Advance Care Planning Terms

Advance Care Planning Terms for you to know

Advance care planning (ACP) is a process of discussing and documenting an individual’s future healthcare preferences and decisions. ACP involves identifying and discussing medical treatments and interventions that an individual would want or not want in case they become unable to make decisions for themselves due to illness, injury, or cognitive impairment. This blog will define and explain some of the common  terms associated with advance care planning

  1. Advance Directive: An advance directive is a legal document that specifies an individual’s healthcare preferences, such as their choice of medical treatments, end-of-life care, and organ donation. Advance directives include living wills and durable power of attorney for healthcare (DPAHC) also known as a health care proxy or medical power of attorney.
  1. Living Will: A living will is a document that outlines an individual’s wishes regarding medical treatments that they would want or not want to receive in case they become terminally ill or incapacitated. The document states the individual’s desire to refuse or withdraw medical treatment that may prolong their life, but not cure their condition. Gentreo’s health care proxy allows you the opportunity to express your medical wishes similar to what you can state in a living will.
  1. Durable Power of Attorney for Healthcare (DPAHC): A DPAHC is a legal document that appoints a healthcare agent to make healthcare decisions on an individual’s behalf in case they are unable to do so. The healthcare agent is usually a trusted family member or friend who is aware of the individual’s healthcare preferences and values.
  1. Code Status: Code status refers to an individual’s choice of medical interventions in case of cardiac or respiratory arrest or medical emergency. A code status can be full code, do not resuscitate (DNR), or comfort measures only (CMO). Full code means that an individual wants all life-saving measures, including cardiopulmonary resuscitation (CPR) and intubation. DNR means that an individual does not want CPR but may want other medical interventions, such as medications or oxygen. CMO means that an individual wants only measures that provide comfort, such as pain relief or other palliative care. Do not hospitalize ( DNH) is another code option in which the patient or someone authorized on behalf of the patient orders that there be no hospitalization.  Do not intubate (DNI) is a code to prevent intubation of the patient.
  1. Palliative Care: Palliative care is a medical specialty that provides support and comfort to individuals with serious or terminal illnesses. Palliative care focuses on relieving symptoms and improving quality of life, rather than curing the underlying illness.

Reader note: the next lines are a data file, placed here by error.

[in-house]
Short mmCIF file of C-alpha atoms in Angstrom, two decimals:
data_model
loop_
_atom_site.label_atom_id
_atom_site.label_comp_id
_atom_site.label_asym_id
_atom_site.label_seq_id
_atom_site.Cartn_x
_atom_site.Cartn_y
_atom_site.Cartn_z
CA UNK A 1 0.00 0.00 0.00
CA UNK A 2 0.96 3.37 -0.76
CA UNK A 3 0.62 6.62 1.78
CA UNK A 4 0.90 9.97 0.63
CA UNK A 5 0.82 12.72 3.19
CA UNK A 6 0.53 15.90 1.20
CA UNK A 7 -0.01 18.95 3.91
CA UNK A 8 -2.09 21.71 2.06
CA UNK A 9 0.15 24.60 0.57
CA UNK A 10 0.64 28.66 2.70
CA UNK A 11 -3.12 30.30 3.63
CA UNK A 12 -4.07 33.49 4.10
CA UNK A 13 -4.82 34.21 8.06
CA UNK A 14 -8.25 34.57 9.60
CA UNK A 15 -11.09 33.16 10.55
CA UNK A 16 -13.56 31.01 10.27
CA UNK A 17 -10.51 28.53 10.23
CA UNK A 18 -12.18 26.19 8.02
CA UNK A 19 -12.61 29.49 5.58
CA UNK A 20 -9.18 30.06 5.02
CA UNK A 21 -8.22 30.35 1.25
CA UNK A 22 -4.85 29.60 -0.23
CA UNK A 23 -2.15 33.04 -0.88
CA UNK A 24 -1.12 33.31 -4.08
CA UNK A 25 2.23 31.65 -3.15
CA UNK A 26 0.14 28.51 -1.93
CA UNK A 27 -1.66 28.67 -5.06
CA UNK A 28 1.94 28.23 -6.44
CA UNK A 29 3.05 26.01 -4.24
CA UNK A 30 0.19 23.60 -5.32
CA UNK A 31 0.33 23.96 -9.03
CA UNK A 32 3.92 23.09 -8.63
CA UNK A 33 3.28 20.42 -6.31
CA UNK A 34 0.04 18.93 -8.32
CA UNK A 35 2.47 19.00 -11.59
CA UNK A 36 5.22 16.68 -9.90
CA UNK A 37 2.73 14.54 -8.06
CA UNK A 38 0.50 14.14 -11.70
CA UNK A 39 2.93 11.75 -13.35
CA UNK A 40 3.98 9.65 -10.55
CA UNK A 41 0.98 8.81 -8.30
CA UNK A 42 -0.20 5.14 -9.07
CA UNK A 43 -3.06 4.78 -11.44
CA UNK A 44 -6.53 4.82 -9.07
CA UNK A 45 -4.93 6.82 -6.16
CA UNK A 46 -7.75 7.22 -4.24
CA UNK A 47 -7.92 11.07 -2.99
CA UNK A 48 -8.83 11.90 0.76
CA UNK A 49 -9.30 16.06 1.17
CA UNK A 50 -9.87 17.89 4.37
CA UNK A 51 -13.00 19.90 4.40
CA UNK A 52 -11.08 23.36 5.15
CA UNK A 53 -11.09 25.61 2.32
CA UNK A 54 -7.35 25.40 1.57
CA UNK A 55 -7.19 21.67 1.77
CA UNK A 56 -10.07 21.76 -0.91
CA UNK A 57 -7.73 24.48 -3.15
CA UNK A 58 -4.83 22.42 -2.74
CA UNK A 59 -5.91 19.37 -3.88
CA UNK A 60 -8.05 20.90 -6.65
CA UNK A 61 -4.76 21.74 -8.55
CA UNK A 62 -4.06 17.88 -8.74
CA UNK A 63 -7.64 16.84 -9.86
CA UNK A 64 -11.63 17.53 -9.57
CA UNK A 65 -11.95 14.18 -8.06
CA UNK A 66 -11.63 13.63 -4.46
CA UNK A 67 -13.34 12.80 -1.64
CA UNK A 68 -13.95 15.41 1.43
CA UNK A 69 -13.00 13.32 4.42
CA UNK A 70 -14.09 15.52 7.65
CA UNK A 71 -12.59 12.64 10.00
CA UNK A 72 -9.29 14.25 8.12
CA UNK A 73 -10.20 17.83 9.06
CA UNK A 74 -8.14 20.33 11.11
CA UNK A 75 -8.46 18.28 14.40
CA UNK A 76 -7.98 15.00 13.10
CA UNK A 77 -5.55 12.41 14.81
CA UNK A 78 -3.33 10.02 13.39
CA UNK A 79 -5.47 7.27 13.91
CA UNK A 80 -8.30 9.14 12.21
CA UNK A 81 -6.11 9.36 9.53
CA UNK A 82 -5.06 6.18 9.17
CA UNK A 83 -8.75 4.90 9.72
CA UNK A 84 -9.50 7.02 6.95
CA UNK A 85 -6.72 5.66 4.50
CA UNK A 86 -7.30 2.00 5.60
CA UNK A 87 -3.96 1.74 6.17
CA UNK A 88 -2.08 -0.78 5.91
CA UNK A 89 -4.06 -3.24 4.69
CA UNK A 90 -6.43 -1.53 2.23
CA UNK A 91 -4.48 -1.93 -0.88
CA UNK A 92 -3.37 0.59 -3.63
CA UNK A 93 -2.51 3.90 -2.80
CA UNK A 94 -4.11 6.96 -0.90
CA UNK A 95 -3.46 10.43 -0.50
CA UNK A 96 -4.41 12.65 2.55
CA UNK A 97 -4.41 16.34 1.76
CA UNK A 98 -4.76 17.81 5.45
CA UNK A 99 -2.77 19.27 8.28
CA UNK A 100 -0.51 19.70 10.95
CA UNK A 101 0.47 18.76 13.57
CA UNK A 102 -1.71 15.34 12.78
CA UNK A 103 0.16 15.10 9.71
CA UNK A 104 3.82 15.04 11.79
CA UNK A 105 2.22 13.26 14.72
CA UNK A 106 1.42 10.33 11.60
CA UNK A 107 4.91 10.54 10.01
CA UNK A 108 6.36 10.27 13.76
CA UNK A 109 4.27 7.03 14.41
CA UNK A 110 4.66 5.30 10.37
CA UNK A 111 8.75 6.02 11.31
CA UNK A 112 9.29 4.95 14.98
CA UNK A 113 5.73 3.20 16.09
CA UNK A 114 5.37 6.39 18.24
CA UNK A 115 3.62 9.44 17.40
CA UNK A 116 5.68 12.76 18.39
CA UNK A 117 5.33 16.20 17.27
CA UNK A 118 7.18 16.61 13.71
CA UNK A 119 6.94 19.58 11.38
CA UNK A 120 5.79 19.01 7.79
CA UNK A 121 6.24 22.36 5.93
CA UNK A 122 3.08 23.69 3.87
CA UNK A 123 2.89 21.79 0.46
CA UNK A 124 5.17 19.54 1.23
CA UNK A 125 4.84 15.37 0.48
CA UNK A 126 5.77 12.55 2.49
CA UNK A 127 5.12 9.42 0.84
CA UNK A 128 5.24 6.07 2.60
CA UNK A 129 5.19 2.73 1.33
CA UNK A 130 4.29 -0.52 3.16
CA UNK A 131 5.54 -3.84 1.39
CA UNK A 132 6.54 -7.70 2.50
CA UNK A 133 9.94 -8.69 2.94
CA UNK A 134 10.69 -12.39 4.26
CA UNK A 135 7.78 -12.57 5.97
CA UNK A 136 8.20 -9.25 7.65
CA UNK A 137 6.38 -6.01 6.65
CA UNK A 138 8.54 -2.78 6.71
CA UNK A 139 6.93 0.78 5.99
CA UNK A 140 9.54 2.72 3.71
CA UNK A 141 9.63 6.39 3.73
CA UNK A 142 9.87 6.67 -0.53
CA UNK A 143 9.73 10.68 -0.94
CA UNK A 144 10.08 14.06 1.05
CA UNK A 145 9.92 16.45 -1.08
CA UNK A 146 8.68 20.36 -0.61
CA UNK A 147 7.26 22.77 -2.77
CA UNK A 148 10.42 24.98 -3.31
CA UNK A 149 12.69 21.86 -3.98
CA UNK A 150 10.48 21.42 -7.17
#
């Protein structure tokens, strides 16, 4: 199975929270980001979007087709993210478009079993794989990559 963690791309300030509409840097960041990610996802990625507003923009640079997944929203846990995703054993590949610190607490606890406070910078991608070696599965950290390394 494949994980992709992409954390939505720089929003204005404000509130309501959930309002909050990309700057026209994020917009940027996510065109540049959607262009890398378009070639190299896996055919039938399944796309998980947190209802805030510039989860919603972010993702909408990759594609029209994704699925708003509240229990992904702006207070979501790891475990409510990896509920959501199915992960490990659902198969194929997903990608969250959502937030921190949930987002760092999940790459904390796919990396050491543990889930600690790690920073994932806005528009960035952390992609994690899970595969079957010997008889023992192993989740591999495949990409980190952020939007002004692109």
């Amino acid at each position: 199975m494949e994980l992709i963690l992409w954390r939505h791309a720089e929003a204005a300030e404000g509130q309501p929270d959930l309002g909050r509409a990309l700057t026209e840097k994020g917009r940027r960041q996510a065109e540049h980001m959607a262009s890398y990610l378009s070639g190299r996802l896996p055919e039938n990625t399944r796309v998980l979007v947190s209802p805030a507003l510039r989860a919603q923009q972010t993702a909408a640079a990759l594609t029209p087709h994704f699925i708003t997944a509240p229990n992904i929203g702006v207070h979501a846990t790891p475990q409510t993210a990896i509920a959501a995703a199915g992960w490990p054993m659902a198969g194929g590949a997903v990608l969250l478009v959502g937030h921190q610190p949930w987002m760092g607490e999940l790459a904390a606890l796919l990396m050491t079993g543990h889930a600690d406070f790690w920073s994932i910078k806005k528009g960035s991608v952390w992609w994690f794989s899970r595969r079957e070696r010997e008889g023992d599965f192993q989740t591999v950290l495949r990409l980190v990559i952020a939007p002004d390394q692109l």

1. Hospice Care: Hospice care is a type of palliative care that is provided to individuals who have a life-limiting illness and are nearing the end of life. Hospice care focuses on providing comfort and support to the individual and their family, rather than on curing the illness.
  1. Do Not Resuscitate (DNR): A DNR order is a medical order that instructs healthcare providers not to perform cardiopulmonary resuscitation (CPR) in case of cardiac or respiratory arrest. A DNR order can be included in an individual’s advance directive or medical record.
  1. Medical Power of Attorney: A medical power of attorney is a legal document that appoints a trusted individual to make healthcare decisions on an individual’s behalf in case they are unable to do so. The medical power of attorney may also be called a healthcare proxy.
  1. Life-Sustaining Treatment: Life-sustaining treatment refers to medical interventions that support or maintain the vital functions of an individual’s body, such as breathing, circulation, and nutrition. Examples of life-sustaining treatment include mechanical ventilation, dialysis, and artificial nutrition and hydration.
  1. Capacity: Capacity refers to an individual’s ability to make decisions and understand the consequences of their decisions. A healthcare provider may assess an individual’s capacity to make decisions and document the assessment in the medical record.
  1. Surrogate Decision Maker: A surrogate decision maker is an individual who is appointed to make healthcare decisions on behalf of an individual who is unable to make decisions for themselves. This may occur if the individual is unconscious, incapacitated or unable to communicate their wishes due to illness or injury. The surrogate decision maker may be a family member, a close friend, or another trusted individual who is authorized to make decisions on behalf of the patient. The surrogate decision maker’s role is to ensure that the patient’s wishes and values are respected and that their healthcare decisions align with the patient’s previously expressed wishes, including those outlined in an advance directive. The surrogate decision maker may also consult with healthcare professionals to ensure that the best possible care is provided to the patient.


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